Monday, May 2, 2011

Style Series, Part I: The Initial Appointment

This week will consist of a series of five posts about my experience working with a wardrobe consultant over a two-week period in April.

My first appointment with Susan Jacobs (of Personal Style Image Consulting) on April 14th was both really fun and really eye-opening in terms of what I had in my closet.

The first 2 hours consisted of an interview. Sue asked me lots of questions, such as what I wanted to get from this experience, which part(s) of my wardrobe needed the most work, what I wanted and needed from my wardrobe, what I wanted my clothes to say about me, etc.. I showed her pictures of clothing/accessories/furnishings that I found in magazines, and showed her some of my own favorite items.

Using that information, we made a style recipe card with a list of words that I want my wardrobe to say about me. This will help me when I go shopping (i.e., if the clothes don't portray those words, then put them back!). My words are: classic, traditional, simple, polished, approachable, warm, grounded, attractive, vibrant, current, alluring, and intriguing. Each word has associated textures, fabric, cuts, etc., so it makes the shopping process a bit easier.

Before I go on, I want to state that this whole process is not changing me, my style, or my likes or dislikes (this tends to be a big sticking point with people on shows like What Not To Wear, for example). It's all about finding clothes that I love, fit my personality, look great, match my style words, and are suitable for my new work environment.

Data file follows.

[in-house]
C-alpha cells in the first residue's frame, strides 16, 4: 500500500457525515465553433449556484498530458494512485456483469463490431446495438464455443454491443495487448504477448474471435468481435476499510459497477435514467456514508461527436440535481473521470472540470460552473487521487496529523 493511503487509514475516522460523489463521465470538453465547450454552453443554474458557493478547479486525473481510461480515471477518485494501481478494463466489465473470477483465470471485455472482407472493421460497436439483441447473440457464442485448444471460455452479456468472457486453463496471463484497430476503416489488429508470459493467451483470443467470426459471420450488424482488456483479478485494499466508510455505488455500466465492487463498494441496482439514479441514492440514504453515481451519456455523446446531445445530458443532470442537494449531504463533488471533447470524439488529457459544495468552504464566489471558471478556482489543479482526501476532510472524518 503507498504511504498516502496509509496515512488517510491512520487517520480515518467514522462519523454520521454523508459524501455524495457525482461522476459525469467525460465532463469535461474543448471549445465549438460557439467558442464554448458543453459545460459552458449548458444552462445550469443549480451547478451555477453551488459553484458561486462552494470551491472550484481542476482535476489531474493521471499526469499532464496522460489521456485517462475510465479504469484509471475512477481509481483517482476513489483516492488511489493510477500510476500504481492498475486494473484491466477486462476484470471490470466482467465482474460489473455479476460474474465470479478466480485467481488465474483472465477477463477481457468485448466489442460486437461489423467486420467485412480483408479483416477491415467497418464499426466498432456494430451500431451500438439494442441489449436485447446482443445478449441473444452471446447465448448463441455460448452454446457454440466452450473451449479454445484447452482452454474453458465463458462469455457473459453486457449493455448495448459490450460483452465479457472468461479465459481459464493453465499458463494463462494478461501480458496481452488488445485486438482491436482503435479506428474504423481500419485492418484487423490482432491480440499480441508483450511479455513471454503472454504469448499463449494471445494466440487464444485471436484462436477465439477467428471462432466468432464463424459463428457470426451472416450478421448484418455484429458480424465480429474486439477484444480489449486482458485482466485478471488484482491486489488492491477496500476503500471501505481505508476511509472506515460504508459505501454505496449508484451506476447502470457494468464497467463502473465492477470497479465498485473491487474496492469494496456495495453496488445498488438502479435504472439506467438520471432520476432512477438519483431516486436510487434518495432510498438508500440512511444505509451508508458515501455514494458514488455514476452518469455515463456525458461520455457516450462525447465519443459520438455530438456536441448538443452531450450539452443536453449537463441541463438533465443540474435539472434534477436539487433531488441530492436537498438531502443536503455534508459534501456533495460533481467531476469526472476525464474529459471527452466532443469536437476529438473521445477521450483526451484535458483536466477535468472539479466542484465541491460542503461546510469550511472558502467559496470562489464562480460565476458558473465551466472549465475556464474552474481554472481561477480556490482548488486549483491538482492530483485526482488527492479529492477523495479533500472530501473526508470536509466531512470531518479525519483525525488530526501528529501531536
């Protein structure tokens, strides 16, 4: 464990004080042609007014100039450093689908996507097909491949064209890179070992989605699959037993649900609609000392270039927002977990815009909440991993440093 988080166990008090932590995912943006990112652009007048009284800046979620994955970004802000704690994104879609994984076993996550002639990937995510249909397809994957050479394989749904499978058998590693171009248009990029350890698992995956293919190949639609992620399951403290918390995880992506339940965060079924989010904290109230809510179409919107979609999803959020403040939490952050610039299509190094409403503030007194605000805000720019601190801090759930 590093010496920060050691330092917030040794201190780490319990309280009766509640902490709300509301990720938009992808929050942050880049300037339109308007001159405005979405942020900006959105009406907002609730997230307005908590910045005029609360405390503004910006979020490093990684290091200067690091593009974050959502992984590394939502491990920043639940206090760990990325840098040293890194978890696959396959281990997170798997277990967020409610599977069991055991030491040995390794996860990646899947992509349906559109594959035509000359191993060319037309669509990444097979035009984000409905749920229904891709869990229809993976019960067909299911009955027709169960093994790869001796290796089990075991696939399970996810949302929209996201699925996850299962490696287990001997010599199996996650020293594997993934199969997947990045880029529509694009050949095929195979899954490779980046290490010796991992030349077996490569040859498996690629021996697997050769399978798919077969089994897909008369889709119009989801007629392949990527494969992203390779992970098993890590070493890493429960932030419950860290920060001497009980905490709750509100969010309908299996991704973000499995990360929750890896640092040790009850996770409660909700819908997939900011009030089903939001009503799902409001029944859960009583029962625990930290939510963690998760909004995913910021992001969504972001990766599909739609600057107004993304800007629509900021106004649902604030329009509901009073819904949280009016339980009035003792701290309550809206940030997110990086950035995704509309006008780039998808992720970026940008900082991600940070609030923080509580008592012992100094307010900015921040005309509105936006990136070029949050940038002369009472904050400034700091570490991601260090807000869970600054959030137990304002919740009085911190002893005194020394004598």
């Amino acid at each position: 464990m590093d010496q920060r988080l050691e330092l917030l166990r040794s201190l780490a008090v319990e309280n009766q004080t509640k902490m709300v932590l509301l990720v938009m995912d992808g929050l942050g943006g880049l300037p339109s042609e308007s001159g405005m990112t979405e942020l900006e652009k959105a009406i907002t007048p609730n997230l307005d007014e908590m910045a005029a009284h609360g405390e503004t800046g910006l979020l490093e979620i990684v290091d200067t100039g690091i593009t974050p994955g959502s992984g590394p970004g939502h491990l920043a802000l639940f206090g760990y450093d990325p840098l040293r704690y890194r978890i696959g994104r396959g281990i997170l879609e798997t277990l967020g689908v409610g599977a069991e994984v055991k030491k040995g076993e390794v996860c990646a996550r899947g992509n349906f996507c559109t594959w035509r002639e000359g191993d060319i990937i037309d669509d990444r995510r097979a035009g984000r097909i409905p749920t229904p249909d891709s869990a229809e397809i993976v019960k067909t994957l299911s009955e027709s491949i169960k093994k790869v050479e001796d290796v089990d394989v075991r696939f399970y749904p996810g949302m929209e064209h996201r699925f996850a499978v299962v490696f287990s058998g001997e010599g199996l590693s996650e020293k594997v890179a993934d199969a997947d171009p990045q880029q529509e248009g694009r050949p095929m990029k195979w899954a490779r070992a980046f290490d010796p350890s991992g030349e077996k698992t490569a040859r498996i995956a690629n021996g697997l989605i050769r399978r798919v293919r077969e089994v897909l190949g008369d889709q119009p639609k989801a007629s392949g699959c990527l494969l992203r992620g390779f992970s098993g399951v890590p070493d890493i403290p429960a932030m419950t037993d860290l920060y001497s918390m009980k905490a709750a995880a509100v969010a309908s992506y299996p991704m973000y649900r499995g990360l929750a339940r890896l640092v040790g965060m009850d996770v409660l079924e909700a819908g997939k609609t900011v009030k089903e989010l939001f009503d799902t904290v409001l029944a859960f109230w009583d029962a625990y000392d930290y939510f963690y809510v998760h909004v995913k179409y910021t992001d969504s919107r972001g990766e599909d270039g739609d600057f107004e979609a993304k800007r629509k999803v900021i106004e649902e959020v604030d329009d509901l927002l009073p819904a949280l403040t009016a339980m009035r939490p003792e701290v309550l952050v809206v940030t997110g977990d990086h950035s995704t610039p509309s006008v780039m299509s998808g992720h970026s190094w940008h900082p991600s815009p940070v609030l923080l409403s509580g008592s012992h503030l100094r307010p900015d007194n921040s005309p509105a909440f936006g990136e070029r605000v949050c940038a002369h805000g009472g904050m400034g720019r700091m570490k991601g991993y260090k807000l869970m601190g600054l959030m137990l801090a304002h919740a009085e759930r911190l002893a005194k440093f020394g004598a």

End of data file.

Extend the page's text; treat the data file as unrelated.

The second part of the appointment concentrated on the clothes I already owned. I really thought I had a good base, and we would be able to put a bunch of outfits together and I would only need a few completer pieces. But, looking in my closet more closely, we discovered I had a limited number of pieces to work with in order to put together a professional wardrobe that encompassed the image I wanted to portray (see words above). I had a suit (a jacket and skirt), three cardigans, a few tops, and three pairs of dress pants. A start, but not nearly enough to put together several outfits.

So, unfortunately we couldn't continue with the second part of the session as planned. Instead, we went through all my clothes and accessories and got rid of anything that was worn out, the wrong size, out-dated, not age-appropriate, or otherwise unwearable.

The next step was to shop for some basic pieces and other things to get my professional wardrobe up and running. Before our shopping trip, I had some homework: get some of my current pieces tailored so they fit properly, organize my closet, and get a bra fitting (the last post in this series will consist of tips I learned from this process, and I will include what I did for each of these).

I was excited about the shopping trips (we ended up doing two), but was unsure about the cost of creating a full wardrobe. I couldn't help but think I shouldn't be spending money on something so seemingly "frivolous." After all, it was just for myself - not for us, not for Evan, and not for the house. Some familiar, ladies?

DH and I talked about it, and we agreed that I would need a new wardrobe for work no matter what. So, why not have someone help me put together a fantastic and versatile wardrobe that all works together? It was fun, exciting, and would save me money in the end too! We agreed on a budget that I could spend, so we both felt comfortable before I even set foot in a store.

Plus, I'm worth it, damnit!

Next up: the shoe shopping trip.